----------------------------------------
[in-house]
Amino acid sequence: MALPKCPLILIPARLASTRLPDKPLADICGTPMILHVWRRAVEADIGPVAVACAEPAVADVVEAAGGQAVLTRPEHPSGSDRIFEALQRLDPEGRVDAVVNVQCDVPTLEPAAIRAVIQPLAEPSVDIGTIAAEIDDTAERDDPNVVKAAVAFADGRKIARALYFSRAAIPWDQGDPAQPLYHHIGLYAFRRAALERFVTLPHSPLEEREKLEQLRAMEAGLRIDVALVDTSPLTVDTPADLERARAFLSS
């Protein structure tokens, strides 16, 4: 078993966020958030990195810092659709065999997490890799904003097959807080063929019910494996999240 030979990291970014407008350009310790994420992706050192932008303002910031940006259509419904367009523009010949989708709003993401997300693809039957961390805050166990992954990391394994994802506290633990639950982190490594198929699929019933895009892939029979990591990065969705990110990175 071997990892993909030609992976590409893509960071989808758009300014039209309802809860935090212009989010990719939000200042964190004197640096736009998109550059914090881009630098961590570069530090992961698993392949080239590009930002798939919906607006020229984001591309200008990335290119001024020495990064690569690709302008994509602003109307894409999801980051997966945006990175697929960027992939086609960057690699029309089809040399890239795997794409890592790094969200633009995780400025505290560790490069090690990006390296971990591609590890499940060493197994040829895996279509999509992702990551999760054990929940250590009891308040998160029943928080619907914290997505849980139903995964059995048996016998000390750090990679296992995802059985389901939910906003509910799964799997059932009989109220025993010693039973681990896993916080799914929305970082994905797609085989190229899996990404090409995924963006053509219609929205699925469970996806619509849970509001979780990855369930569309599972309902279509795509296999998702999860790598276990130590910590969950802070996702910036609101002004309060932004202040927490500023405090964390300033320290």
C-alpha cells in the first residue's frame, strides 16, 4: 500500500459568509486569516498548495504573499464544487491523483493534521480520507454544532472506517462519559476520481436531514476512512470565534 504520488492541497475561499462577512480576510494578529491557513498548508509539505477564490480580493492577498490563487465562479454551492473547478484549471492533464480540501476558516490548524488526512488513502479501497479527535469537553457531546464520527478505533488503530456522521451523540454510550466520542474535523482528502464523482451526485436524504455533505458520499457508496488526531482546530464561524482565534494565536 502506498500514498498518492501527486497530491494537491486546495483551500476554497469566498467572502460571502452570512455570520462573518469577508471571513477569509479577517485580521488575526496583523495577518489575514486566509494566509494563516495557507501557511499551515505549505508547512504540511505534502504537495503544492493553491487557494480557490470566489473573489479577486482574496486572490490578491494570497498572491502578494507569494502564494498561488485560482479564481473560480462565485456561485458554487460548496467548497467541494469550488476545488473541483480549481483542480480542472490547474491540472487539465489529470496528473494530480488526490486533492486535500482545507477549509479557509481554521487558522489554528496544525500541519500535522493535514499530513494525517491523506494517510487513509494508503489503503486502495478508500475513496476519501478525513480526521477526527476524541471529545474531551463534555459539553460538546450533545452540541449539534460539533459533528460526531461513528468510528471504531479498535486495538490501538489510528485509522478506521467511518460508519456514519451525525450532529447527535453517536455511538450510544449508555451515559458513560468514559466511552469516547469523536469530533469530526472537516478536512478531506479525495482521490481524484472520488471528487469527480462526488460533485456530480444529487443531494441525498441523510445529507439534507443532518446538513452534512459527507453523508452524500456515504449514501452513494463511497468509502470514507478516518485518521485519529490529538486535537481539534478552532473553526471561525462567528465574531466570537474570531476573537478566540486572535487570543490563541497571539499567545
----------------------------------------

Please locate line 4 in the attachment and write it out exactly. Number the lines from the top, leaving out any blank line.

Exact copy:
C-alpha cells in the first residue's frame, strides 16, 4: 500500500459568509486569516498548495504573499464544487491523483493534521480520507454544532472506517462519559476520481436531514476512512470565534 504520488492541497475561499462577512480576510494578529491557513498548508509539505477564490480580493492577498490563487465562479454551492473547478484549471492533464480540501476558516490548524488526512488513502479501497479527535469537553457531546464520527478505533488503530456522521451523540454510550466520542474535523482528502464523482451526485436524504455533505458520499457508496488526531482546530464561524482565534494565536 502506498500514498498518492501527486497530491494537491486546495483551500476554497469566498467572502460571502452570512455570520462573518469577508471571513477569509479577517485580521488575526496583523495577518489575514486566509494566509494563516495557507501557511499551515505549505508547512504540511505534502504537495503544492493553491487557494480557490470566489473573489479577486482574496486572490490578491494570497498572491502578494507569494502564494498561488485560482479564481473560480462565485456561485458554487460548496467548497467541494469550488476545488473541483480549481483542480480542472490547474491540472487539465489529470496528473494530480488526490486533492486535500482545507477549509479557509481554521487558522489554528496544525500541519500535522493535514499530513494525517491523506494517510487513509494508503489503503486502495478508500475513496476519501478525513480526521477526527476524541471529545474531551463534555459539553460538546450533545452540541449539534460539533459533528460526531461513528468510528471504531479498535486495538490501538489510528485509522478506521467511518460508519456514519451525525450532529447527535453517536455511538450510544449508555451515559458513560468514559466511552469516547469523536469530533469530526472537516478536512478531506479525495482521490481524484472520488471528487469527480462526488460533485456530480444529487443531494441525498441523510445529507439534507443532518446538513452534512459527507453523508452524500456515504449514501452513494463511497468509502470514507478516518485518521485519529490529538486535537481539534478552532473553526471561525462567528465574531466570537474570531476573537478566540486572535487570543490563541497571539499567545